Austin said he is asking allied nations to “accept a little bit more risk” as they consider what weapons to send to Ukraine. A number of nations have expressed some reluctance to send Patriot air defense systems to Ukraine because most don’t have very many and they belieive they need them for their own defense.

And as to why it might be dragging its feet:

Outside the US, only Japan's Mitsubishi Heavy Industries appears to build Patriot missiles, under licence from various US companies. This has led to a demand on the US Army. Patriot batteries are the most deployed units in the US Army by early 2021. Some units have had a 6-month deployment extended up to 15 months.[5][179][180][181] The missile is currently being used in active service in Saudi Arabia.[182] In active use by the IDF in the "southern Negev desert".[183] The Patriot missile batteries are also seeing active service in Ukraine, where there are three batteries in service.[184] To refill US stockpiles, Japan has modified its export rules to allow export of missiles to the United States. Previously only specific components could be exported now entire missiles can be exported. They cannot be sent directly to Ukraine, however they can backfill US stockpiles.[180] Recent withdrawal of the missiles from the Middle East were done to help deal with a potential crisis in the Pacific.[181] Likewise Germany has withdrawn its three Patriot units from Poland.

Here's an example of when the US moved out some Patriots during a crisis in Saudi Arabia in Sept 2021 - they do seem stretched thin.

The United States has removed its most advanced missile defence system and Patriot batteries from Saudi Arabia in recent weeks, even as the kingdom faced continued air attacks from Yemen’s Houthi rebels.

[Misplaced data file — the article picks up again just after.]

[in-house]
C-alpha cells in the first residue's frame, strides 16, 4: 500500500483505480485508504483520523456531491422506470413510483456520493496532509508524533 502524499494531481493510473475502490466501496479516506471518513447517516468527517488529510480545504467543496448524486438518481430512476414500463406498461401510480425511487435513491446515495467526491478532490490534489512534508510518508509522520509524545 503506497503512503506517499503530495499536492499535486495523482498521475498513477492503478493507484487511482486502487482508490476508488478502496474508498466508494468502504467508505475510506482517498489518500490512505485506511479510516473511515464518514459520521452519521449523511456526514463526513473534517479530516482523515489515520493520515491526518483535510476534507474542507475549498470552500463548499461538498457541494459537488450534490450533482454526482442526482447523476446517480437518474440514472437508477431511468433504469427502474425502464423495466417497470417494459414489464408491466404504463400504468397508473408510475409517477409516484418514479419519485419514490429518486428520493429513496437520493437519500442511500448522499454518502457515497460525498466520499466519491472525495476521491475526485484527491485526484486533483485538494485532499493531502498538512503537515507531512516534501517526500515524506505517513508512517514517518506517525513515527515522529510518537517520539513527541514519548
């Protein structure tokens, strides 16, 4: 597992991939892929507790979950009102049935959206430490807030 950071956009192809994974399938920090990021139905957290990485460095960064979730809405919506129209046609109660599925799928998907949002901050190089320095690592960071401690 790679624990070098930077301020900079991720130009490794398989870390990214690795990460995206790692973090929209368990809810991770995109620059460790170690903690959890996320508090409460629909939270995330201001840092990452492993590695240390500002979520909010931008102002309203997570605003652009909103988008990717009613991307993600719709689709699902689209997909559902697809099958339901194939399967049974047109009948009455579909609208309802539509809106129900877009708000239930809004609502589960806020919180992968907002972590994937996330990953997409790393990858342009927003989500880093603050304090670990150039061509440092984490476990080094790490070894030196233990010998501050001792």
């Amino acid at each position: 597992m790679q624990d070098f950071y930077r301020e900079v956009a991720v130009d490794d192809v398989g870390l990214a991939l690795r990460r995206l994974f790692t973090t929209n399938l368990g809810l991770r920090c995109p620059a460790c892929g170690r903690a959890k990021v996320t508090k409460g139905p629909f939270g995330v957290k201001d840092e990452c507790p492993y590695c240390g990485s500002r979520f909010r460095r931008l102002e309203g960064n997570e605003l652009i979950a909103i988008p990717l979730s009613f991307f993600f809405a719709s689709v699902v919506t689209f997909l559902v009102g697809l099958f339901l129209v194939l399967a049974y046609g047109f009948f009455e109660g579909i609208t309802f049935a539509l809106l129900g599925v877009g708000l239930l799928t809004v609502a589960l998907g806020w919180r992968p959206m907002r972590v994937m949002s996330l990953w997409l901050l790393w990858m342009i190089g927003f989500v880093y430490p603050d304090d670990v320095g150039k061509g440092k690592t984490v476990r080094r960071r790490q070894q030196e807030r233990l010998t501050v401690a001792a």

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  • Plus US has to cover dozens or even hundreds of sites in the middle East, while the Biden administration's half hearted attempts to de-escalate matters get humiliated daily by Netanyahu & co.
    – Pete W
    Commented May 15 at 1:56
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    Just for context, a 'Patriot battery' consists of launch vehicles, radar vehicles, a bunch of other support vehicles and the staff to operate all of this. Hence the high price per battery and the small absolute number of them.
    – quarague
    Commented May 15 at 5:58
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    @quarague So you're saying the issue is not "because 9-volts are hard to come by"? ;-) Jokes aside, the additional context you provided helps us understand the scale of hardware involved - nice comment!
    – Mentalist
    Commented May 15 at 7:28
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    This is extremely confusing. According to CFR, USA donated $107 billion in direct aid already from a $175 billion in total. That amount is enough to buy even 100 batteries, Also, a price of $1 Billion a battery looks extremely low when looking at total US military spendings, why isn't USA stockpiling some 10 or 20 batteries for situations when they might need them and goes out and ask poor countries to donate their own batteries instead? Or, instead of $107 billion, they could give $90 billion in direct aid and 17 Patriot system. This whole story starts to look like Mekita Rivas "logic".
    – Arwenz
    Commented May 15 at 18:45
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    @Arwenz Because money spent on one thing can't be spent on another and modern military equipment is extremely capital intensive to produce. The US has been spending the last 20 years on counter-insurgency, not preparing to face conventional enemies with fleets of of fighter jets and enormous supplies of cruise missiles. US admins have for years been commissioning studies that show weaknesses in the US military industries and for years they've been finding other things to spend their time and money on. Commented May 16 at 4:29